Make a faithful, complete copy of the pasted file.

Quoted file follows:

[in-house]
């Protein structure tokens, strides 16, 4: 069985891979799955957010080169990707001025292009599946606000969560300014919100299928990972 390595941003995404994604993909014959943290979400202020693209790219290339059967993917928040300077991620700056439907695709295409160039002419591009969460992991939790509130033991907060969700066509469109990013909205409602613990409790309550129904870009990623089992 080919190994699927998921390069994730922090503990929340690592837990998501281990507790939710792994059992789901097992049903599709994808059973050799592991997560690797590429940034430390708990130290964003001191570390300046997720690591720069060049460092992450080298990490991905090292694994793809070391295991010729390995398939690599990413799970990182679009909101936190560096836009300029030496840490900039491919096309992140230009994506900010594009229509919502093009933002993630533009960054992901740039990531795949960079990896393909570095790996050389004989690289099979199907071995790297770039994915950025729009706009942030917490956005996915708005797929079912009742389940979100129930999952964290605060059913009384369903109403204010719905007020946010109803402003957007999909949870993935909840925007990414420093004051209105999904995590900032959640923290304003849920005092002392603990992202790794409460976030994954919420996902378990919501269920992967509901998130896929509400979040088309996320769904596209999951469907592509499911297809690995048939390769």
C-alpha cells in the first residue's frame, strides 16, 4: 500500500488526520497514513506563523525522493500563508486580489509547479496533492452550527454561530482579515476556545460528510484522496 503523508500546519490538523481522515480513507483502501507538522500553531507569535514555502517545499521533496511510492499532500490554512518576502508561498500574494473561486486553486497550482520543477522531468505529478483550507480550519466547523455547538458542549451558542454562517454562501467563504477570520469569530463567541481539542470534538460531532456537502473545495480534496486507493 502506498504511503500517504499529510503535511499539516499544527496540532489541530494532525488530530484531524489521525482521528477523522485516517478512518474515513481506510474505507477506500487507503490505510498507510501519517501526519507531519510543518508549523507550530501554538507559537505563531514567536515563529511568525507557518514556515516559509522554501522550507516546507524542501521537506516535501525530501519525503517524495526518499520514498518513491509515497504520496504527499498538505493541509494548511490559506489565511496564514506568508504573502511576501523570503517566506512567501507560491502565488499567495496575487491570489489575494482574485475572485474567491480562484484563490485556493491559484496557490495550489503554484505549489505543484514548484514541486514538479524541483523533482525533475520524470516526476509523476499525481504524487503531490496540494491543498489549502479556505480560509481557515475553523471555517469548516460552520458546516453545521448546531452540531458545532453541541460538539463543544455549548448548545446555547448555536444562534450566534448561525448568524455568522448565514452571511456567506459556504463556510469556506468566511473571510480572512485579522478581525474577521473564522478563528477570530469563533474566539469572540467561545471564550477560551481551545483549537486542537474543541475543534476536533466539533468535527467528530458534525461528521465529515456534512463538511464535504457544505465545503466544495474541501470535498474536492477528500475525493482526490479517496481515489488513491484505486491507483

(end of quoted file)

[in-house]
């Protein structure tokens, strides 16, 4: 069985891979799955957010080169990707001025292009599946606000969560300014919100299928990972 390595941003995404994604993909014959943290979400202020693209790219290339059967993917928040300077991620700056439907695709295409160039002419591009969460992991939790509130033991907060969700066509469109990013909205409602613990409790309550129904870009990623089992 080919190994699927998921390069994730922090503990929340690592837990998501281990507790939710792994059992789901097992049903599709994808059973050799592991997560690797590429940034430390708990130290964003001191570390300046997720690591720069060049460092992450080298990490991905090292694994793809070391295991010729390995398939690599990413799970990182679009909101936190560096836009300029030496840490900039491919096309992140230009994506900010594009229509919502093009933002993630533009960054992901740039990531795949960079990896393909570095790996050389004989690289099979199907071995790297770039994915950025729009706009942030917490956005996915708005797929079912009742389940979100129930999952964290605060059913009384369903109403204010719905007020946010109803402003957007999909949870993935909840925007990414420093004051209105999904995590900032959640923290304003849920005092002392603990992202790794409460976030994954919420996902378990919501269920992967509901998130896929509400979040088309996320769904596209999951469907592509499911297809690995048939390769």
C-alpha cells in the first residue's frame, strides 16, 4: 500500500488526520497514513506563523525522493500563508486580489509547479496533492452550527454561530482579515476556545460528510484522496 503523508500546519490538523481522515480513507483502501507538522500553531507569535514555502517545499521533496511510492499532500490554512518576502508561498500574494473561486486553486497550482520543477522531468505529478483550507480550519466547523455547538458542549451558542454562517454562501467563504477570520469569530463567541481539542470534538460531532456537502473545495480534496486507493 502506498504511503500517504499529510503535511499539516499544527496540532489541530494532525488530530484531524489521525482521528477523522485516517478512518474515513481506510474505507477506500487507503490505510498507510501519517501526519507531519510543518508549523507550530501554538507559537505563531514567536515563529511568525507557518514556515516559509522554501522550507516546507524542501521537506516535501525530501519525503517524495526518499520514498518513491509515497504520496504527499498538505493541509494548511490559506489565511496564514506568508504573502511576501523570503517566506512567501507560491502565488499567495496575487491570489489575494482574485475572485474567491480562484484563490485556493491559484496557490495550489503554484505549489505543484514548484514541486514538479524541483523533482525533475520524470516526476509523476499525481504524487503531490496540494491543498489549502479556505480560509481557515475553523471555517469548516460552520458546516453545521448546531452540531458545532453541541460538539463543544455549548448548545446555547448555536444562534450566534448561525448568524455568522448565514452571511456567506459556504463556510469556506468566511473571510480572512485579522478581525474577521473564522478563528477570530469563533474566539469572540467561545471564550477560551481551545483549537486542537474543541475543534476536533466539533468535527467528530458534525461528521465529515456534512463538511464535504457544505465545503466544495474541501470535498474536492477528500475525493482526490479517496481515489488513491484505486491507483